On the flip side, Europe has some fairly mountainous areas, and in the mountains you need to tunnel, an uncertain and potentially expensive business – every time you claim a tunnel route, you discard the top 2 cards of the train deck, and any revealed card that matches the colour you’re building with increase the cost by 1.
Set in Scandinavia, and with a strangely purple-y/pastel-y colour Scheme, the Nordic Countries version of Ticket to Ride is specifically designed for 2-3 players. As the large maps can accommodate 4 or 5 players, a game with 2 can feel a bit lacking in tension, as you both have ample space to roll around in, without ever needing to step on each other’s toes. This version keeps things a bit tighter for space, and stops the game from descending into multiplayer solo.
Both Ferries and Locomotive cards are done slightly differently in this expansion too – broadly speaking, Locomotive cards are easier to acquire, but less powerful once you have them.
Germany, UK, the World!
The “Marklin” edition, sets your game of Ticket to Ride on a map of Germany, and its most distinctive element, is that it allows you to transport passengers. More recently, a United Kingdom edition represented the patchwork independent railways of the 19th century which remain in regional clusters until a nation-wide consolidation in the mid-to-late game.
Most recent of all was the “Rails and Sails” version of the game – taking the Ticket to Ride you know and love, and shifting it onto a global scale, at the same time as mixing in boats to go with your trains.
Most other versions of the game come as double-sided map-packs. 2 different maps, typically each with their own slight difference.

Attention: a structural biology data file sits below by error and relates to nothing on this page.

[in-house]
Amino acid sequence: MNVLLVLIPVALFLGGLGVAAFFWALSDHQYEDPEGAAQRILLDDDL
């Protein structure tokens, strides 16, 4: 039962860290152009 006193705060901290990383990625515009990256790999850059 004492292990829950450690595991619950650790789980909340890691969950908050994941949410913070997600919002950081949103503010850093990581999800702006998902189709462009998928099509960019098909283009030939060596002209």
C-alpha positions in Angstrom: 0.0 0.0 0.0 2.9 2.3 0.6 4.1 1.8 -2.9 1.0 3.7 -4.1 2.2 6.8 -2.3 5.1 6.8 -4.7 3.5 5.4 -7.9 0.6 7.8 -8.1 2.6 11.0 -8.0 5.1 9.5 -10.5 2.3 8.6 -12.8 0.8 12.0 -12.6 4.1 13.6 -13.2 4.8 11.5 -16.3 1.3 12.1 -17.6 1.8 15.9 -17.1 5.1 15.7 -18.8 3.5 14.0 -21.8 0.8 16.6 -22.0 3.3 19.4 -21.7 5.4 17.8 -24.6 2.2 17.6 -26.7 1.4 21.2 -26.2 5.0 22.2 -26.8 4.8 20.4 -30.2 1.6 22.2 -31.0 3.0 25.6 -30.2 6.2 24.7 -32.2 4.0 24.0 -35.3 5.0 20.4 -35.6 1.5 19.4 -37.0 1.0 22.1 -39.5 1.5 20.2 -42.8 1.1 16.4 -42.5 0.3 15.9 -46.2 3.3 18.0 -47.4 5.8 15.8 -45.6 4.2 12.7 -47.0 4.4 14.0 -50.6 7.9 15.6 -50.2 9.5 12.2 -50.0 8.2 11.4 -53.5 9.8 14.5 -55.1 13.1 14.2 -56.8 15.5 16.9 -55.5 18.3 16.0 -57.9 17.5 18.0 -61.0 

Asia takes a heavy toll on your train supply, as rolling stock gets irreparably damaged by the steep climbs of the Himalaya. The Asia Map Expansion also introduces Ticket To Ride Team Play or, as we like to call it “divorce in a box” – I assume that the designer of the game wasn’t trying to ensure that the game ended with team-mates no longer on speaking terms, but if they were, it’s hard to see what they could have done differently:
- You build using a shared pool of trains, and a route is claimed for your colour, not just for you individually.
- However, when you take tickets, they go into your own hand. When you take train cards, 1 goes into your hand, and 1 into a shared reserve.
- You are not allowed to discuss the contents of your hands (train cards, or tickets).
It can be annoying towards the end of a game of Ticket to Ride, when you’ve carefully planned a late-game building blitz, and an opponent blocks your route. It’s much, much, more annoying when your teammate uses your cards and your trains to build in the wrong place. We played this version once. That was once too often.
There were other maps, for the Netherlands, Africa, and a few other locations – I haven’t played all of these, but it’s probably fairly safe to say that they’re designed for fairly dedicated Ticket To Ride fans. Aside from anything else, Map packs don’t generally come with trains (cards or plastic miniatures) – just a map and the new tickets.
There have also been other expansions for Ticket to Ride, designed to integrate with existing versions of the game. New destination Tickets for Europe and USA placing different emphasis, depots that allow you to horde train cards for points, Dice to replace the train cards (out of print, and highly valuable) or even a Dinosaur and an Alien!
Ticket to Ride also has a massive online presence. It was available to play fairly early in the days of Board Game Apps, and at least in a limited format, it was free to play. Nowadays, there’s a lot more competition out there, but building up such a strong following early on has definitely helped.
Ticket To Ride is easy to learn, easy to understand. It doesn’t take too long, and it’s generally a fairly pleasant experience, with neither too little interaction (why are we sitting in the same room, I could be doing this at home…) nor too much (leave me alone, I just want to build a railway). Whilst this doesn’t get nearly as much play in our house as it used to, and it’s not likely that we’ll be picking up the most recent whole-world version, it’s easy to see why it has such enduring popularity, and I’m sure it will continue to be regarded as a key gateway game for years to come.